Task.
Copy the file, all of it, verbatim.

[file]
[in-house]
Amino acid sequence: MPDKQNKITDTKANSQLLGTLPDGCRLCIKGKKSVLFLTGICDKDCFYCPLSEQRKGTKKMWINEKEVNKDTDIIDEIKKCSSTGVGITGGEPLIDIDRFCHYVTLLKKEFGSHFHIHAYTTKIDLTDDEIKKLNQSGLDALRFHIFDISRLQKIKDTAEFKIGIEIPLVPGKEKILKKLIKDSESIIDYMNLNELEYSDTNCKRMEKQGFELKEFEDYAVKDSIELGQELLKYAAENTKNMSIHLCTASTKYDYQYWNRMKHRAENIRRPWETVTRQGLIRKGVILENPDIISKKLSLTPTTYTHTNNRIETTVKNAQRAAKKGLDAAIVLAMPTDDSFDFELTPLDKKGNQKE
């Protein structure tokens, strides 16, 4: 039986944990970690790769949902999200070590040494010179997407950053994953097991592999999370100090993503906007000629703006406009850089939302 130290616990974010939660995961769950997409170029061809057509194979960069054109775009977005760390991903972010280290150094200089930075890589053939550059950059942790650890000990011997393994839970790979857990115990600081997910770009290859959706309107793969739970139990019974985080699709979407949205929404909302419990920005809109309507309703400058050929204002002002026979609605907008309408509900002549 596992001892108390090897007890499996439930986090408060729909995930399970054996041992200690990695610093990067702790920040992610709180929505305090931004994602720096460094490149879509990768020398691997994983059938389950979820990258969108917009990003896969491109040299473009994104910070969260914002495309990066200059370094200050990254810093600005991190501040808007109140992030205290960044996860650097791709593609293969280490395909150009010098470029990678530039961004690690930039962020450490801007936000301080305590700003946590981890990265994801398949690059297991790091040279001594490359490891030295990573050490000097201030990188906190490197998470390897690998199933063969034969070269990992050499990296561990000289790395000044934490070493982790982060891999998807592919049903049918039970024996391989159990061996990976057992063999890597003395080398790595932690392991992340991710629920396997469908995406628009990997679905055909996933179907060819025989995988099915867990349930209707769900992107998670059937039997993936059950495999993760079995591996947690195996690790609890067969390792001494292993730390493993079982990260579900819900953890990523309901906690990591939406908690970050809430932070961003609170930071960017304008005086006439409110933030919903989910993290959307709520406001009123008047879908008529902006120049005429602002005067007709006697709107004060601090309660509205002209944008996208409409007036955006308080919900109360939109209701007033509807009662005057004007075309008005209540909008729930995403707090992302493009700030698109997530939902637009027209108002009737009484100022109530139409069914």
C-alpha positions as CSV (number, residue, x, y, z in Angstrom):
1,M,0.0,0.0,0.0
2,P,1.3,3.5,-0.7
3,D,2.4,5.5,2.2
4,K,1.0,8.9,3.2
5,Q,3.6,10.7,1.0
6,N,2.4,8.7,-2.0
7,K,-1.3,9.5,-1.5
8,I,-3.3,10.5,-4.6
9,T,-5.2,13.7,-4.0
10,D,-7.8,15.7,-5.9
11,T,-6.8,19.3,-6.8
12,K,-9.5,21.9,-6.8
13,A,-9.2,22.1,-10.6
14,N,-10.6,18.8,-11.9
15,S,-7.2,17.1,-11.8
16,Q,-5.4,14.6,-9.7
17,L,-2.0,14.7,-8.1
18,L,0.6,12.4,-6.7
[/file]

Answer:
[in-house]
Amino acid sequence: MPDKQNKITDTKANSQLLGTLPDGCRLCIKGKKSVLFLTGICDKDCFYCPLSEQRKGTKKMWINEKEVNKDTDIIDEIKKCSSTGVGITGGEPLIDIDRFCHYVTLLKKEFGSHFHIHAYTTKIDLTDDEIKKLNQSGLDALRFHIFDISRLQKIKDTAEFKIGIEIPLVPGKEKILKKLIKDSESIIDYMNLNELEYSDTNCKRMEKQGFELKEFEDYAVKDSIELGQELLKYAAENTKNMSIHLCTASTKYDYQYWNRMKHRAENIRRPWETVTRQGLIRKGVILENPDIISKKLSLTPTTYTHTNNRIETTVKNAQRAAKKGLDAAIVLAMPTDDSFDFELTPLDKKGNQKE
């Protein structure tokens, strides 16, 4: 039986944990970690790769949902999200070590040494010179997407950053994953097991592999999370100090993503906007000629703006406009850089939302 130290616990974010939660995961769950997409170029061809057509194979960069054109775009977005760390991903972010280290150094200089930075890589053939550059950059942790650890000990011997393994839970790979857990115990600081997910770009290859959706309107793969739970139990019974985080699709979407949205929404909302419990920005809109309507309703400058050929204002002002026979609605907008309408509900002549 596992001892108390090897007890499996439930986090408060729909995930399970054996041992200690990695610093990067702790920040992610709180929505305090931004994602720096460094490149879509990768020398691997994983059938389950979820990258969108917009990003896969491109040299473009994104910070969260914002495309990066200059370094200050990254810093600005991190501040808007109140992030205290960044996860650097791709593609293969280490395909150009010098470029990678530039961004690690930039962020450490801007936000301080305590700003946590981890990265994801398949690059297991790091040279001594490359490891030295990573050490000097201030990188906190490197998470390897690998199933063969034969070269990992050499990296561990000289790395000044934490070493982790982060891999998807592919049903049918039970024996391989159990061996990976057992063999890597003395080398790595932690392991992340991710629920396997469908995406628009990997679905055909996933179907060819025989995988099915867990349930209707769900992107998670059937039997993936059950495999993760079995591996947690195996690790609890067969390792001494292993730390493993079982990260579900819900953890990523309901906690990591939406908690970050809430932070961003609170930071960017304008005086006439409110933030919903989910993290959307709520406001009123008047879908008529902006120049005429602002005067007709006697709107004060601090309660509205002209944008996208409409007036955006308080919900109360939109209701007033509807009662005057004007075309008005209540909008729930995403707090992302493009700030698109997530939902637009027209108002009737009484100022109530139409069914």
C-alpha positions as CSV (number, residue, x, y, z in Angstrom):
1,M,0.0,0.0,0.0
2,P,1.3,3.5,-0.7
3,D,2.4,5.5,2.2
4,K,1.0,8.9,3.2
5,Q,3.6,10.7,1.0
6,N,2.4,8.7,-2.0
7,K,-1.3,9.5,-1.5
8,I,-3.3,10.5,-4.6
9,T,-5.2,13.7,-4.0
10,D,-7.8,15.7,-5.9
11,T,-6.8,19.3,-6.8
12,K,-9.5,21.9,-6.8
13,A,-9.2,22.1,-10.6
14,N,-10.6,18.8,-11.9
15,S,-7.2,17.1,-11.8
16,Q,-5.4,14.6,-9.7
17,L,-2.0,14.7,-8.1
18,L,0.6,12.4,-6.7